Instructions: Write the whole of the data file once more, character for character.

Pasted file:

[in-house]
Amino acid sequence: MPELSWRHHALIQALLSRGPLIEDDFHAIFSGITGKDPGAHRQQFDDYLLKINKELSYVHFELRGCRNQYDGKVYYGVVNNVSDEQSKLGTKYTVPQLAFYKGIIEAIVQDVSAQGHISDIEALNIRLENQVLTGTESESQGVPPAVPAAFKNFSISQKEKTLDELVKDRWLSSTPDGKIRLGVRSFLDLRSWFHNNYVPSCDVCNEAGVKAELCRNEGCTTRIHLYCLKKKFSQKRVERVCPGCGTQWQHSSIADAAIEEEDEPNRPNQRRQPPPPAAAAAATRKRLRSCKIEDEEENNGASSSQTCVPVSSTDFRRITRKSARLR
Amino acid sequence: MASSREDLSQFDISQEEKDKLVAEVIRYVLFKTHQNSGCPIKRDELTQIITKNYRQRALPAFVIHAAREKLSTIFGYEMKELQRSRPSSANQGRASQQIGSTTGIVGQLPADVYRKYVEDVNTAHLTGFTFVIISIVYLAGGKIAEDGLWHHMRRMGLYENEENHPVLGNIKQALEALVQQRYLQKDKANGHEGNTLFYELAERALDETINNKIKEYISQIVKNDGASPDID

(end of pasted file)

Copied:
[in-house]
Amino acid sequence: MPELSWRHHALIQALLSRGPLIEDDFHAIFSGITGKDPGAHRQQFDDYLLKINKELSYVHFELRGCRNQYDGKVYYGVVNNVSDEQSKLGTKYTVPQLAFYKGIIEAIVQDVSAQGHISDIEALNIRLENQVLTGTESESQGVPPAVPAAFKNFSISQKEKTLDELVKDRWLSSTPDGKIRLGVRSFLDLRSWFHNNYVPSCDVCNEAGVKAELCRNEGCTTRIHLYCLKKKFSQKRVERVCPGCGTQWQHSSIADAAIEEEDEPNRPNQRRQPPPPAAAAAATRKRLRSCKIEDEEENNGASSSQTCVPVSSTDFRRITRKSARLR
Amino acid sequence: MASSREDLSQFDISQEEKDKLVAEVIRYVLFKTHQNSGCPIKRDELTQIITKNYRQRALPAFVIHAAREKLSTIFGYEMKELQRSRPSSANQGRASQQIGSTTGIVGQLPADVYRKYVEDVNTAHLTGFTFVIISIVYLAGGKIAEDGLWHHMRRMGLYENEENHPVLGNIKQALEALVQQRYLQKDKANGHEGNTLFYELAERALDETINNKIKEYISQIVKNDGASPDID